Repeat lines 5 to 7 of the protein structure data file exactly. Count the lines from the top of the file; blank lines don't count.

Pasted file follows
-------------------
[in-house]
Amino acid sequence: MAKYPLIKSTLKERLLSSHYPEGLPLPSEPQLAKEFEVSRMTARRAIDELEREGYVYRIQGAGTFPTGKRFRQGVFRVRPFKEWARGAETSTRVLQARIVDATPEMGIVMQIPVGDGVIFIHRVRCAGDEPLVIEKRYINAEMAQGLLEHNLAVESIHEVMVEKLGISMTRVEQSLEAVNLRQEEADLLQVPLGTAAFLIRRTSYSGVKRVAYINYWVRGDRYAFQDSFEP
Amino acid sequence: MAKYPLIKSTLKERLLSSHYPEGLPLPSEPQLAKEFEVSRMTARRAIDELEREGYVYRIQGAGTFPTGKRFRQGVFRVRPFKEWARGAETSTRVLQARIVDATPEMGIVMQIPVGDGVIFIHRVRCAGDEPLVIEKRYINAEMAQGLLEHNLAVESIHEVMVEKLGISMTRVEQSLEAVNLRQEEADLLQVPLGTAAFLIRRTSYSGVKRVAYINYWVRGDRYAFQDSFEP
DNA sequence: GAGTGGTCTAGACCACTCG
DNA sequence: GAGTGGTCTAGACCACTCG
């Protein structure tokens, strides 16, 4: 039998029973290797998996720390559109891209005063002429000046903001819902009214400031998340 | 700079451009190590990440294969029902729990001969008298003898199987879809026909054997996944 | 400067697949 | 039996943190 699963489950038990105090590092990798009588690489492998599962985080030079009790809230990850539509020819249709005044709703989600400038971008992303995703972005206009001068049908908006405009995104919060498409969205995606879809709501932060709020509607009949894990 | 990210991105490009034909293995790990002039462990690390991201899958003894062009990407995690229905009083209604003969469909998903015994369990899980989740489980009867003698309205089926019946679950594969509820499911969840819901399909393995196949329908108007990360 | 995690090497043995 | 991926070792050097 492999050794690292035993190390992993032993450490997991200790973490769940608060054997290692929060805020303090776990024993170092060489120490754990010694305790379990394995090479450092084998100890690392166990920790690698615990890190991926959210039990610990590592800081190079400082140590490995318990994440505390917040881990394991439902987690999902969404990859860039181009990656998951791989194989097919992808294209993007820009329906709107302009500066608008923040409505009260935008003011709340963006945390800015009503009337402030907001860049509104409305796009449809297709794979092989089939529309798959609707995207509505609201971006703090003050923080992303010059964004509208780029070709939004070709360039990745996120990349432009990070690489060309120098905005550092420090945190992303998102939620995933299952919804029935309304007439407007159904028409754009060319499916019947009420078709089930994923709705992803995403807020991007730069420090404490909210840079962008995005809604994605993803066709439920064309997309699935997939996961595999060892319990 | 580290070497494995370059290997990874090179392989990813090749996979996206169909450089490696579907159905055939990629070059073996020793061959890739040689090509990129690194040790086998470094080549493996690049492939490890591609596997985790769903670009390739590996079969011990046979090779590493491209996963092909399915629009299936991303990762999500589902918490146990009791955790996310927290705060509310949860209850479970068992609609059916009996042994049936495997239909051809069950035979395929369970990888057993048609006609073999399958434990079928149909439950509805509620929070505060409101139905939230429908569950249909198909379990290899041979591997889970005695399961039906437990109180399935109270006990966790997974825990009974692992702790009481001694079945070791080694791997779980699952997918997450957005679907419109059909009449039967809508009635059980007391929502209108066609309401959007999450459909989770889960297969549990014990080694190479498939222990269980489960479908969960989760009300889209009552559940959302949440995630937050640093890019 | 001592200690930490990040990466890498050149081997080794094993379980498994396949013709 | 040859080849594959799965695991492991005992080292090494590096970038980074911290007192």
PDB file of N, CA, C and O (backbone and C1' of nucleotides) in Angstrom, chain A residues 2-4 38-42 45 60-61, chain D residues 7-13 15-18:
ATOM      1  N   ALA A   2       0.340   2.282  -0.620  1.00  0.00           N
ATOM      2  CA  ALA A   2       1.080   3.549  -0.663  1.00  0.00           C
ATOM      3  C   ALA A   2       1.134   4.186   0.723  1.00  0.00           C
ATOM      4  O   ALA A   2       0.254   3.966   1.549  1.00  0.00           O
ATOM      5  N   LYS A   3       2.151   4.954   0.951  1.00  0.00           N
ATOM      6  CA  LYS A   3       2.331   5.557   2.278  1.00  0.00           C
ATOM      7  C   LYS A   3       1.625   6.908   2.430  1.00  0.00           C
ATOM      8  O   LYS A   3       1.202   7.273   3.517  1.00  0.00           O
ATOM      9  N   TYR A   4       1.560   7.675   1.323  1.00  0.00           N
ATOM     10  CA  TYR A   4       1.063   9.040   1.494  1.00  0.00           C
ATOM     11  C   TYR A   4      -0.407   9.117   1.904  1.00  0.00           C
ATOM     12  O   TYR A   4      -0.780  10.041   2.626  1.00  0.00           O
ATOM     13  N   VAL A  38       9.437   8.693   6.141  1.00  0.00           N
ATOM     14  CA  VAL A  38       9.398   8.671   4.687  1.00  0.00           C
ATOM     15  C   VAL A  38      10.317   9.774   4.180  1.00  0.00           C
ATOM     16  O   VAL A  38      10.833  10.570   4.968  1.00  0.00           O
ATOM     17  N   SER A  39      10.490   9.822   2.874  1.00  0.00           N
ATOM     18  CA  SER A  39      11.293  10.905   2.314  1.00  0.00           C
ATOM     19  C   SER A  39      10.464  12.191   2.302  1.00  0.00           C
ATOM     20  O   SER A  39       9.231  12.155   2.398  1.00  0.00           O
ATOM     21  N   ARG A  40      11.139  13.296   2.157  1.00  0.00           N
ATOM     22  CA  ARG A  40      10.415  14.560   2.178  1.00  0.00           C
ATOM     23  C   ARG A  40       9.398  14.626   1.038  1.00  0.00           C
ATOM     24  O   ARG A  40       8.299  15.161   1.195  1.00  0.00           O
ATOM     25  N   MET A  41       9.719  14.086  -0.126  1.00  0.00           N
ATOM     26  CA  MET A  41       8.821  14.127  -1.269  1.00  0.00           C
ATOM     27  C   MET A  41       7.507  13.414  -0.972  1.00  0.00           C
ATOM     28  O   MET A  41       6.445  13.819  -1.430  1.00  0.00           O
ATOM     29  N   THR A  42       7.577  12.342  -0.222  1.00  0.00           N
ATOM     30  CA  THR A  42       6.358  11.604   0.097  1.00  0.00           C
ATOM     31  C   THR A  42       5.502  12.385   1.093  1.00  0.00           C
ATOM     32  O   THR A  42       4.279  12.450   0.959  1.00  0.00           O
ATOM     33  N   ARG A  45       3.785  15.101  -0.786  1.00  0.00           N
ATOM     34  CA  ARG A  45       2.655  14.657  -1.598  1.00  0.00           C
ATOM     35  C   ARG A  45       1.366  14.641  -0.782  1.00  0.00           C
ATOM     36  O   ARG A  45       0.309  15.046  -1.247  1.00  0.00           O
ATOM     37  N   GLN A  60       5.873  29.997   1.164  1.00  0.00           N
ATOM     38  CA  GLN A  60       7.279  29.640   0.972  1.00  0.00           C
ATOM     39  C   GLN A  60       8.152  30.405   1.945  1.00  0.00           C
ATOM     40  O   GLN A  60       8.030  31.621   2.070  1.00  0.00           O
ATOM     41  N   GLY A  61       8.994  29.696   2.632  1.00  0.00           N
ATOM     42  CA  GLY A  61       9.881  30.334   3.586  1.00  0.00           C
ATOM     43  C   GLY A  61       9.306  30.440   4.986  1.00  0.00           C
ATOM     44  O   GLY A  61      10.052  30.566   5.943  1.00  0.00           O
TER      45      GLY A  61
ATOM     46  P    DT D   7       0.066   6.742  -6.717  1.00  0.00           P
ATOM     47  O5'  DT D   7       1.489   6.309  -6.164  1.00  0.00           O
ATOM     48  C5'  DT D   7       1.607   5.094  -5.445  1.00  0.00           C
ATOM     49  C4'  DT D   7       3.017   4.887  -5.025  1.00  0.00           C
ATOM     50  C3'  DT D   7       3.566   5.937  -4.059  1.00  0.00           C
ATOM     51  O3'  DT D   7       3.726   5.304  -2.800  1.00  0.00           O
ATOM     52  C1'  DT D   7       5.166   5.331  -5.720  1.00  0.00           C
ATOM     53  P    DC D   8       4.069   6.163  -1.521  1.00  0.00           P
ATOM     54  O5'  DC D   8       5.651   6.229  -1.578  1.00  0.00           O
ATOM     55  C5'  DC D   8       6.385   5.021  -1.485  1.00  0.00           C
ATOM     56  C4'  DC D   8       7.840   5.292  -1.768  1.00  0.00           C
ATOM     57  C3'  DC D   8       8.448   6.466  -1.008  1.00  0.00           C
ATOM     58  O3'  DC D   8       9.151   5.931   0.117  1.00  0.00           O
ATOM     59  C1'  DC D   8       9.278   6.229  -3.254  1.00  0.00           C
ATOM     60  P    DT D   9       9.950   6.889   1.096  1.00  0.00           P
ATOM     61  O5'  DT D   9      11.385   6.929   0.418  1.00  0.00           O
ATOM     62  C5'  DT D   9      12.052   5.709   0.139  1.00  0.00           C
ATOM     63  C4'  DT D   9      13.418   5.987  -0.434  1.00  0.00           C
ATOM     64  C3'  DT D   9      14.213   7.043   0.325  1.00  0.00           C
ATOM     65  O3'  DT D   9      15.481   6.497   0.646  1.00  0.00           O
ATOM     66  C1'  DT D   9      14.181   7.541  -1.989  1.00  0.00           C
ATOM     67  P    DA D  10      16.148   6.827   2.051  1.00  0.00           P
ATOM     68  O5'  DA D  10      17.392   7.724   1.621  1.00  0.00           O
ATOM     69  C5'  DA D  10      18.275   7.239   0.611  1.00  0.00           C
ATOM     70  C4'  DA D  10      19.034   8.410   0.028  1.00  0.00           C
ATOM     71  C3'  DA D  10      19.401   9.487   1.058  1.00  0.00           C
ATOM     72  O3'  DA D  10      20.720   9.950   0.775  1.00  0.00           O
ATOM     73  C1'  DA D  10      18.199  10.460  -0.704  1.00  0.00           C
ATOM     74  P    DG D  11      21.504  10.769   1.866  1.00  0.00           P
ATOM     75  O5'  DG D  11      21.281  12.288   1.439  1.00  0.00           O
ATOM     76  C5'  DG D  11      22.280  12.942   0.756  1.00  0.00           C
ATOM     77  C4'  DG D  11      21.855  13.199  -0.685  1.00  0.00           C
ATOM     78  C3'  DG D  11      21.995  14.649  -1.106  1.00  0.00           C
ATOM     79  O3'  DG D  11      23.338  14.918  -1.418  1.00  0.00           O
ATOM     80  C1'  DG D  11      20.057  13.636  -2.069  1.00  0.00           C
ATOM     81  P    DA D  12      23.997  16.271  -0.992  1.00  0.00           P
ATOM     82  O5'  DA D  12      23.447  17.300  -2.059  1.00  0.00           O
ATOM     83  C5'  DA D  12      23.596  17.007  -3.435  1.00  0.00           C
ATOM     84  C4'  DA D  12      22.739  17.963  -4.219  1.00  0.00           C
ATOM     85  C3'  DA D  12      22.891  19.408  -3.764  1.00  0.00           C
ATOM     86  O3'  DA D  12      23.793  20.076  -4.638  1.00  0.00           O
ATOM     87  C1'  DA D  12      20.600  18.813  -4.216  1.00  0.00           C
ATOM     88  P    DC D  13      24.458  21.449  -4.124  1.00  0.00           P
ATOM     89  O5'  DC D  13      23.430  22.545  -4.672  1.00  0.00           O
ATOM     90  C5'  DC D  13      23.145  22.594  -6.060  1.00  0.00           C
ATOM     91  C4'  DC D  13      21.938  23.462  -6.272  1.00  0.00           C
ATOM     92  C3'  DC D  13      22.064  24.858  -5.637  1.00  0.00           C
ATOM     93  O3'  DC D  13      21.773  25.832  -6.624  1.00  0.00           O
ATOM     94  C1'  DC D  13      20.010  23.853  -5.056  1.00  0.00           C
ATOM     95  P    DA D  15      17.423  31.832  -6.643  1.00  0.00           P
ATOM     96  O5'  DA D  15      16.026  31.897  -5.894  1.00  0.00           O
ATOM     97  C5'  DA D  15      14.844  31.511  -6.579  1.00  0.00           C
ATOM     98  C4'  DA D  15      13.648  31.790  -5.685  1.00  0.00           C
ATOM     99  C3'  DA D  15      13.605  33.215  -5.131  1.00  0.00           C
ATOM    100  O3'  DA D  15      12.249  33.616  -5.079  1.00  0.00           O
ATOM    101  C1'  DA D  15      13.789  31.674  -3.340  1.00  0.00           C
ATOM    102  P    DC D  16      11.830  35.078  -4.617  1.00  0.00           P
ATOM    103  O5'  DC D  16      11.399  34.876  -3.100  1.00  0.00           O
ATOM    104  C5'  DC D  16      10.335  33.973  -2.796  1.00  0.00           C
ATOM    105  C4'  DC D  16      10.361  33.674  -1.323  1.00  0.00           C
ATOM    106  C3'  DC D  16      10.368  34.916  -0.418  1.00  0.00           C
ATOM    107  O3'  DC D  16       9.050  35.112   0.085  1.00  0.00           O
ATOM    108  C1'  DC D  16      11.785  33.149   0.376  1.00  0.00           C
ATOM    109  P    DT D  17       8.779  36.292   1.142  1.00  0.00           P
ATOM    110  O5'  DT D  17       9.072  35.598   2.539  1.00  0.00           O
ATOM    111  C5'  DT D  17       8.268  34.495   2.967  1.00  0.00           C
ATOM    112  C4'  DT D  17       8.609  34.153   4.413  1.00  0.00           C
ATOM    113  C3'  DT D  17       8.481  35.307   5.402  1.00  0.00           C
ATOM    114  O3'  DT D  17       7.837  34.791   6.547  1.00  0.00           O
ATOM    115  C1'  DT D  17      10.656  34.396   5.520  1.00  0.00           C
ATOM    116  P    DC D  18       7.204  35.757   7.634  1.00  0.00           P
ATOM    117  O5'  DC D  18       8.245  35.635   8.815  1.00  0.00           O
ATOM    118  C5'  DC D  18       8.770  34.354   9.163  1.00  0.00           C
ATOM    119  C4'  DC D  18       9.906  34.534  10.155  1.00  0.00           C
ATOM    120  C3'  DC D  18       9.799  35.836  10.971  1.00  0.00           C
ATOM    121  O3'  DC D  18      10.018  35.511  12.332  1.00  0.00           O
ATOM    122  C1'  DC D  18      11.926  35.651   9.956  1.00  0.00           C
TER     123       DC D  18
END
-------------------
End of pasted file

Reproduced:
DNA sequence: GAGTGGTCTAGACCACTCG
């Protein structure tokens, strides 16, 4: 039998029973290797998996720390559109891209005063002429000046903001819902009214400031998340 | 700079451009190590990440294969029902729990001969008298003898199987879809026909054997996944 | 400067697949 | 039996943190 699963489950038990105090590092990798009588690489492998599962985080030079009790809230990850539509020819249709005044709703989600400038971008992303995703972005206009001068049908908006405009995104919060498409969205995606879809709501932060709020509607009949894990 | 990210991105490009034909293995790990002039462990690390991201899958003894062009990407995690229905009083209604003969469909998903015994369990899980989740489980009867003698309205089926019946679950594969509820499911969840819901399909393995196949329908108007990360 | 995690090497043995 | 991926070792050097 492999050794690292035993190390992993032993450490997991200790973490769940608060054997290692929060805020303090776990024993170092060489120490754990010694305790379990394995090479450092084998100890690392166990920790690698615990890190991926959210039990610990590592800081190079400082140590490995318990994440505390917040881990394991439902987690999902969404990859860039181009990656998951791989194989097919992808294209993007820009329906709107302009500066608008923040409505009260935008003011709340963006945390800015009503009337402030907001860049509104409305796009449809297709794979092989089939529309798959609707995207509505609201971006703090003050923080992303010059964004509208780029070709939004070709360039990745996120990349432009990070690489060309120098905005550092420090945190992303998102939620995933299952919804029935309304007439407007159904028409754009060319499916019947009420078709089930994923709705992803995403807020991007730069420090404490909210840079962008995005809604994605993803066709439920064309997309699935997939996961595999060892319990 | 580290070497494995370059290997990874090179392989990813090749996979996206169909450089490696579907159905055939990629070059073996020793061959890739040689090509990129690194040790086998470094080549493996690049492939490890591609596997985790769903670009390739590996079969011990046979090779590493491209996963092909399915629009299936991303990762999500589902918490146990009791955790996310927290705060509310949860209850479970068992609609059916009996042994049936495997239909051809069950035979395929369970990888057993048609006609073999399958434990079928149909439950509805509620929070505060409101139905939230429908569950249909198909379990290899041979591997889970005695399961039906437990109180399935109270006990966790997974825990009974692992702790009481001694079945070791080694791997779980699952997918997450957005679907419109059909009449039967809508009635059980007391929502209108066609309401959007999450459909989770889960297969549990014990080694190479498939222990269980489960479908969960989760009300889209009552559940959302949440995630937050640093890019 | 001592200690930490990040990466890498050149081997080794094993379980498994396949013709 | 040859080849594959799965695991492991005992080292090494590096970038980074911290007192």
PDB file of N, CA, C and O (backbone and C1' of nucleotides) in Angstrom, chain A residues 2-4 38-42 45 60-61, chain D residues 7-13 15-18: